MARS–BEATEN AND BATTERED

November 25, 2012


The following information was taken from EarthSky.org, The University of Colorado and Discover Magazine.

We earthlings have always had a very real fascination with the planet Mars.  My first recollection was from reading a book by Edgar Rice Burrows: “Princess of Mars”.  Great book and one that was recently made into a movie.  As usual, the hero was dashing and the princess was beautiful.  Could it have been any other way?

There, of course were others—many others.  These go back at least sixty years and maybe longer.

Reality is, Mars is a very well-worn planet and one that has a past.    It is a beaten and battered planet. This is according to a research team that recently finished counting and cataloging a staggering 635,000 Martian impact craters.   Astronomers have been peering for centuries at the craters created by cosmic buckshot pounding its surface over billions of years.   From here on Earth we certainly don’t see the evidence of those impacts.  All looks placid, quiet and very smooth.  We definitely must look much closer to get a picture of what 635,000 + craters can do to the surface of any planet.

Just how beat up is it?

Really beat up, according to a University of Colorado Boulder research team that recently finished counting, outlining and cataloging the impact craters existing on the surface of the red planet.  Each crater is roughly a kilometer or more in diameter.  As the largest single database ever compiled of impacts on a planet or moon in our solar system, the new information will be of help in dating the ages of particular regions of Mars, reported CU-Boulder postdoctoral researcher Stuart Robbins, who led the effort. The new crater atlas also should help researchers better understand the history of water volcanism on Mars through time, as well as the planet’s potential for past habitability by primitive life.

A paper on the subject by Robbins and CU-Boulder faculty member Brian Hynek appeared in June 2012 in the Journal of Geophysical Research – Planets, a publication of the American Geophysical Union. A companion study by the two CU researchers was published in a recent issue of the same journal. The study was funded by NASA’s Mars Data Analysis Program.

Hynek, a LASP research associate and assistant professor in the geological sciences department, said knowing more about the history and extent of Martian cratering has implications for better understanding the potential for past life on Mars. He said:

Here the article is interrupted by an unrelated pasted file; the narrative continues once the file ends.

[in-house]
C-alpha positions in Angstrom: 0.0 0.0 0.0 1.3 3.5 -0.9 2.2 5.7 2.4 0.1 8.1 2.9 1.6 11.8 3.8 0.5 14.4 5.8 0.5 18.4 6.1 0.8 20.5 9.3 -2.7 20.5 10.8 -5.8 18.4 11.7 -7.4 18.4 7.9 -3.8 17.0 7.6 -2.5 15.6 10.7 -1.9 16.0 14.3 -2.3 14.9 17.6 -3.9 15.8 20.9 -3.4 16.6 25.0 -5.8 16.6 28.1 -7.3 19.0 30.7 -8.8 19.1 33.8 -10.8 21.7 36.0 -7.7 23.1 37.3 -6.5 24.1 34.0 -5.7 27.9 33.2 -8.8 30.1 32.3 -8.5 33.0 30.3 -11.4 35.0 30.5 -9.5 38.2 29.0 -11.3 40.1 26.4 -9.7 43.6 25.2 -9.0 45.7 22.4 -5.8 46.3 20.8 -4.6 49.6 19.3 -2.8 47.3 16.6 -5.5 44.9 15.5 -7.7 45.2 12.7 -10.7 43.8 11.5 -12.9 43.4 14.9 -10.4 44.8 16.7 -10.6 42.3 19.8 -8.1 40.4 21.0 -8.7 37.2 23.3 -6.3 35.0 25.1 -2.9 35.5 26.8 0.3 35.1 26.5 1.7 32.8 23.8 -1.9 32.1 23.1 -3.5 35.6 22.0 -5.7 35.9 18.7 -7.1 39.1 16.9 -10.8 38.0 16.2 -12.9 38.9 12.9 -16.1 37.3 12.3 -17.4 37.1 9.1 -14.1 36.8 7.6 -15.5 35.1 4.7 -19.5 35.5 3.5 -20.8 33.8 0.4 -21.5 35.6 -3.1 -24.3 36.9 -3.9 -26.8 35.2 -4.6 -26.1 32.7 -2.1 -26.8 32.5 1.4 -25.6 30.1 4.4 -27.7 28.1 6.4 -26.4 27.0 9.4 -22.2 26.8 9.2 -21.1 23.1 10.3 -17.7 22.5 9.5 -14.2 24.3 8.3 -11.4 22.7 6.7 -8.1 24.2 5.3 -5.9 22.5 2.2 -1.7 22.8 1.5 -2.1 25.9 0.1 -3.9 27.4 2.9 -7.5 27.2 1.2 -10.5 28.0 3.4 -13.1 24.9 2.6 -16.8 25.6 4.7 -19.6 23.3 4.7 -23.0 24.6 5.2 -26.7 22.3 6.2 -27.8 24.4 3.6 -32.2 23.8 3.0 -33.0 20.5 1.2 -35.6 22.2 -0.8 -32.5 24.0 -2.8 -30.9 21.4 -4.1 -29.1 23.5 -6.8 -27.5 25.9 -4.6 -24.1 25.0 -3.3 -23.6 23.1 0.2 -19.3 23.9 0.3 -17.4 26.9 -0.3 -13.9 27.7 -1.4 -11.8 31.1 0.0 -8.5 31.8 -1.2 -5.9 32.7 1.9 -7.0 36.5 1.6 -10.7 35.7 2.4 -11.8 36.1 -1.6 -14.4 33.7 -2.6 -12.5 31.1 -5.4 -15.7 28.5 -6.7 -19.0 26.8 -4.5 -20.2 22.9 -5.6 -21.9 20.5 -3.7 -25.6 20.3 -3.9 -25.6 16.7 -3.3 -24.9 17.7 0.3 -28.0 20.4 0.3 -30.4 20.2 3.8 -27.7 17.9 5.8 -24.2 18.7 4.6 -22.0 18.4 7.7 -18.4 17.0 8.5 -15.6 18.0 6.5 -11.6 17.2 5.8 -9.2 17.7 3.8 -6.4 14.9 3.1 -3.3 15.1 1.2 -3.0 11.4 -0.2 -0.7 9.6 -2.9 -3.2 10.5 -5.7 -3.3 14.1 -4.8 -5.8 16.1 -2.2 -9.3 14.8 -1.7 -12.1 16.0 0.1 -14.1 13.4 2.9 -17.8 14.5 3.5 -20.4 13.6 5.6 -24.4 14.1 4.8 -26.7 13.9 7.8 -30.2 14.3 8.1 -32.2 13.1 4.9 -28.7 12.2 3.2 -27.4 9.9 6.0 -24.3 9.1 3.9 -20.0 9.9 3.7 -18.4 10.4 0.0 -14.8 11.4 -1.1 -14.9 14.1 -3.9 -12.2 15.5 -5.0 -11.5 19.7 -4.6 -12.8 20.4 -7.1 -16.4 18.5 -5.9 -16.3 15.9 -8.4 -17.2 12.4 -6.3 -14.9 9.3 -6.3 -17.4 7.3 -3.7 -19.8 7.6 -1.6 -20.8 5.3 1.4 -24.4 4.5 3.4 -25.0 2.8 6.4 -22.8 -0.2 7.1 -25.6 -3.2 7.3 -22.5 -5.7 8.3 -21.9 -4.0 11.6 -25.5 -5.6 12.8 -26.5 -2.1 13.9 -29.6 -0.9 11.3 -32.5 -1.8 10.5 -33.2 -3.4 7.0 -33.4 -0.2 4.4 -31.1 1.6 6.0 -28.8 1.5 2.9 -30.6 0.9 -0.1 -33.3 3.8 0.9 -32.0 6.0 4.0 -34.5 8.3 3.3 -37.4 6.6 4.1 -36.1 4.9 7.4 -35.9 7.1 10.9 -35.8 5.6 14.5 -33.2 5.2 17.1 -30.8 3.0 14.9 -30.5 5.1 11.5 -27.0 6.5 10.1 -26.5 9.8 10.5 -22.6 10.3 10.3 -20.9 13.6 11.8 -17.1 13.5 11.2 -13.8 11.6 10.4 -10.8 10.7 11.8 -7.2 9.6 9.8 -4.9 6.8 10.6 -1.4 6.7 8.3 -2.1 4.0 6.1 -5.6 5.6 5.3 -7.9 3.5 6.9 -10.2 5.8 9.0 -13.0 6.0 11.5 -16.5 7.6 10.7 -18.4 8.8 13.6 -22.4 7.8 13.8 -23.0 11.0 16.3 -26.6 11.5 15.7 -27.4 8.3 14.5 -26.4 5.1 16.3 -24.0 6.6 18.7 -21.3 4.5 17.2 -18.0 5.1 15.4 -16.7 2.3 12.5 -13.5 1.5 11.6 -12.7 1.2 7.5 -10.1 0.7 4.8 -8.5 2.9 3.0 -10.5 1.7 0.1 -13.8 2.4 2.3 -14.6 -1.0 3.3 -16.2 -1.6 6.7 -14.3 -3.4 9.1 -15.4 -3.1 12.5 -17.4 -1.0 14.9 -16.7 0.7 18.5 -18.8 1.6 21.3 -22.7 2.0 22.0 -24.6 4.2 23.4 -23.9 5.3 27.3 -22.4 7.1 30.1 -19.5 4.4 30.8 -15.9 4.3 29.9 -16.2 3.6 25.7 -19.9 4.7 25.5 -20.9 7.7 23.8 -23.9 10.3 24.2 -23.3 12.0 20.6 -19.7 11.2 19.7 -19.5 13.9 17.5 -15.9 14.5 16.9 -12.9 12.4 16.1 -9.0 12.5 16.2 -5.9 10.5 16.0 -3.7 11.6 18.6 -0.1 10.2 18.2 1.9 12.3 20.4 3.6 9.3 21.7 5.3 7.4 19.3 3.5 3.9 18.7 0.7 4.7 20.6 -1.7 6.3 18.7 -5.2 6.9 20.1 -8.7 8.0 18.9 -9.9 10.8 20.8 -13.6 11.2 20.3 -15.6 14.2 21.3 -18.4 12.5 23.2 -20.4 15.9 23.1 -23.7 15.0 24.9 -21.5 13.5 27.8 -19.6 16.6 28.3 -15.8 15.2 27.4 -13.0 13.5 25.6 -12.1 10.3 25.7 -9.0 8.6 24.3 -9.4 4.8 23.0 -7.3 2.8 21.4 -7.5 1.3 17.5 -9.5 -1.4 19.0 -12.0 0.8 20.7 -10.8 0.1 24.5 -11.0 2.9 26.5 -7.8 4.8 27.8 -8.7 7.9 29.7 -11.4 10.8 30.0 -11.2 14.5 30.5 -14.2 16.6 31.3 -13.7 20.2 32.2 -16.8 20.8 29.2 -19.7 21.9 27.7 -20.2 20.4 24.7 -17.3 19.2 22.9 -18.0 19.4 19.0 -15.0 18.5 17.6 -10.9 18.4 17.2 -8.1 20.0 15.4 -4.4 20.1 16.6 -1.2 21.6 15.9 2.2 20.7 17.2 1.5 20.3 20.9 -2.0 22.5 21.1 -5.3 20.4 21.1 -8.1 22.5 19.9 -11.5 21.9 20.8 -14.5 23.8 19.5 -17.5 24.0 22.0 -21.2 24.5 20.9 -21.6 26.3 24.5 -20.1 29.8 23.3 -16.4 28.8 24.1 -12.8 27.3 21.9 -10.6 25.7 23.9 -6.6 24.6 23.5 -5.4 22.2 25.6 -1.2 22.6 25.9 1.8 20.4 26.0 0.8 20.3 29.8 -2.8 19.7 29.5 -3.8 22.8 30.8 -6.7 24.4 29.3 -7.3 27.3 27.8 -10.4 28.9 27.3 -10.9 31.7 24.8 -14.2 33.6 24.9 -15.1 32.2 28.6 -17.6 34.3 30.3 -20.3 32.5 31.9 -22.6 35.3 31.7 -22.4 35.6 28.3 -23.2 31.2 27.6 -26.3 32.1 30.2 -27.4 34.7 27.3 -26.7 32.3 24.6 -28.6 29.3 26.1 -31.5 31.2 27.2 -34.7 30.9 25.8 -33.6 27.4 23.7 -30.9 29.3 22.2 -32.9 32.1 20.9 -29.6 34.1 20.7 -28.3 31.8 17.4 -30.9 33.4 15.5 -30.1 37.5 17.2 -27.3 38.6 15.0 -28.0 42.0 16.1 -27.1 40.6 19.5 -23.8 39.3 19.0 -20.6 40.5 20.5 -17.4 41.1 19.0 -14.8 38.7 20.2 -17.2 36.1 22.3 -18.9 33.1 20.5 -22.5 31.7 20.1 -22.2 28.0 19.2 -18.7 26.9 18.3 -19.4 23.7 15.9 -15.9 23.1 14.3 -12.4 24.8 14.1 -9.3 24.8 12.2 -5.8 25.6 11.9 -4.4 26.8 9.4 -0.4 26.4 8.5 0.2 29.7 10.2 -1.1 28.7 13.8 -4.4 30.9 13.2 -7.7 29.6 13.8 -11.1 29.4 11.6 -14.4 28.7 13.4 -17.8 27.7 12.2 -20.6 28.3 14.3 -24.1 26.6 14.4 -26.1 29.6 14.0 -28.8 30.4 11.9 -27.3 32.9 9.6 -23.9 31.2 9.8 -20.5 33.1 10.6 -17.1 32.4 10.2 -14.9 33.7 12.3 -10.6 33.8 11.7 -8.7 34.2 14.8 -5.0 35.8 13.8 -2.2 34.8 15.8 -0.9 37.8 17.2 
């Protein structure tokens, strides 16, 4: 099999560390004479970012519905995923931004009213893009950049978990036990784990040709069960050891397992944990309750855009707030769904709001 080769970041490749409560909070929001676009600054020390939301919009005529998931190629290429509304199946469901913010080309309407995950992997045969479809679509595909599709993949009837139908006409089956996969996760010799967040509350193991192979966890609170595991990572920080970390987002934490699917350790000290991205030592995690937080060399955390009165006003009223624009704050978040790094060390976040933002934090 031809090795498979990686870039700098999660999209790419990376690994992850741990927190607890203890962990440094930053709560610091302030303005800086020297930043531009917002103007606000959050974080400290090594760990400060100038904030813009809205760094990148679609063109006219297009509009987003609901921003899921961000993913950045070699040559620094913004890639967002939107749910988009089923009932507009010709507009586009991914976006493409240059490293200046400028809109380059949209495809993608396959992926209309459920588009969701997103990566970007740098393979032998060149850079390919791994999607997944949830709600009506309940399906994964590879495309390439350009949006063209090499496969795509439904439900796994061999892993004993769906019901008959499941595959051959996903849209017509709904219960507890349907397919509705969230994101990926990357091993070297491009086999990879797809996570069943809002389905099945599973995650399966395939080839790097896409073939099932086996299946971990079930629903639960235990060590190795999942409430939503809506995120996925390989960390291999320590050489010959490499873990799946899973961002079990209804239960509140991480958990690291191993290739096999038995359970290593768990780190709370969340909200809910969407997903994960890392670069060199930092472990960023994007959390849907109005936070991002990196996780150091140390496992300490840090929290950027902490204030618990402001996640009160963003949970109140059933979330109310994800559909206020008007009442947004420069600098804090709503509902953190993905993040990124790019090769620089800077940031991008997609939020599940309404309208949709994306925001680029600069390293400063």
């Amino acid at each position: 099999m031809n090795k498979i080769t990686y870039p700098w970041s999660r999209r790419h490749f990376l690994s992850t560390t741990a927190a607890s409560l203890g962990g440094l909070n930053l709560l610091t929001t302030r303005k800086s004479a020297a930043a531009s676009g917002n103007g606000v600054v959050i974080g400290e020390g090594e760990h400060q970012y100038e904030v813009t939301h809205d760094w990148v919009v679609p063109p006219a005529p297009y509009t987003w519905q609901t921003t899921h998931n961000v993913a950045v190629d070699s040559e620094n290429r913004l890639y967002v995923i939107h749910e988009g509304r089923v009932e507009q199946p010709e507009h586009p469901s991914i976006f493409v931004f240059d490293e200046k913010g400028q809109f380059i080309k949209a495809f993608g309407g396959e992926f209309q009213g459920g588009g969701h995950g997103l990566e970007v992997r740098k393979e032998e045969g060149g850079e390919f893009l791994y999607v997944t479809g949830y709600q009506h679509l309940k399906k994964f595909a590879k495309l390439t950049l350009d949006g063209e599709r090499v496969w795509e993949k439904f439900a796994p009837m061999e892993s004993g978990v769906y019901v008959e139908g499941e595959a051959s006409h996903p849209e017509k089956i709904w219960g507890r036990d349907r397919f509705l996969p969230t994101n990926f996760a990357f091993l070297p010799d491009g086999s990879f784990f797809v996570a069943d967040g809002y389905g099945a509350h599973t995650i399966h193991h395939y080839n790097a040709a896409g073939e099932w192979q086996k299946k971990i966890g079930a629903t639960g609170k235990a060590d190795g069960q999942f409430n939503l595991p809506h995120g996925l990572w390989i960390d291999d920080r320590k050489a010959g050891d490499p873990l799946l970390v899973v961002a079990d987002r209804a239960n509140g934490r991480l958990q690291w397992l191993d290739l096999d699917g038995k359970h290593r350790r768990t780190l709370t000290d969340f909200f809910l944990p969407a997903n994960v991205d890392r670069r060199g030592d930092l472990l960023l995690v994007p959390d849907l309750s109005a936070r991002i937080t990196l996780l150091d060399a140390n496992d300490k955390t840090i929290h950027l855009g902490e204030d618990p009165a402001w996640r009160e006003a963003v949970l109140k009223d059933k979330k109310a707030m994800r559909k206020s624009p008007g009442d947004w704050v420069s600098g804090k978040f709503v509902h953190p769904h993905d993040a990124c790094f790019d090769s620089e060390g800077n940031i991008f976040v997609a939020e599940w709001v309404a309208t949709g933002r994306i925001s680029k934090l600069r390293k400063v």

Many of the large impact craters generated hydrothermal systems that could have created unique, locally habitable environments that lasted for thousands or millions of years, assuming there was water in the planet’s crust at the time. But large impacts also have the ability to wipe out life forms, as evident from Earth’s dinosaur-killing Chicxulub impact 65 million years ago.

“Having a better handle on the size and distribution of Martian impact craters also has implications for future, manned missions to the planet, said Hynek. NASA wants to know where the craters are and their particular features both from a safety and research standpoint.   He said:

Craters act as a ‘poor man’s drill’ that provide new information about the subsurface of Mars.

Cataloging craters like the one above for Mars and our own moon is helping scientists understand the time line hundreds of million years after the inner solar system formed, including an event about 3.9 billion years ago known as the “Late Heavy Bombardment” in which asteroids as large as Kansas rained down on Earth. Hynek said:

Although Earth has lost most of its geologic record due to tectonic plate movements and erosion, understanding the impact crater history on the moon and Mars can help us reconstruct our early days.

The photo above shows the Melas Chasma on Mars, which reaches a depth of 5.6 miles; it is part of the staggering Valles Marineris rift valley, which stretches almost 2,500 miles across the surface of the red planet.  For comparison’s sake, our earthly Grand Canyon is 1.1 miles deep and 277 miles long.  This Chasm was undoubtedly created by an impact from a falling asteroid.   This remarkable image was taken by the High Resolution Stereo Camera on the European Space Agency’s Mars Express orbiter. In addition to giving us something neat to gawk at, the image also reveals evidence of Mar’s watery past.

Part of the canyon wall collapsed in multiple landslides in the distant past, with debris fanning out into the valley below.  Scientists analyzing the texture of the rocks deposited by the landslides say they were transported by liquid water, water/ ice, or mud.    Our own Curiosity Rover is giving us tremendous quantities of new information relative to the Marian surface.   Rover is looking for the following:

  •  Water or evidence of there having been water
  • Minerals that lie on the surface and subsurface
  • Any trace of an atmosphere
  • LIFE —  large or small

I suspect we will find Mars to be a planet in which life was thriving at one time in the very distant past.  Let’s just hope this is not predictive of what we may find at some future time here on Earth.  At any rate, Mars continues to be a planet of significant mystery.

 

 

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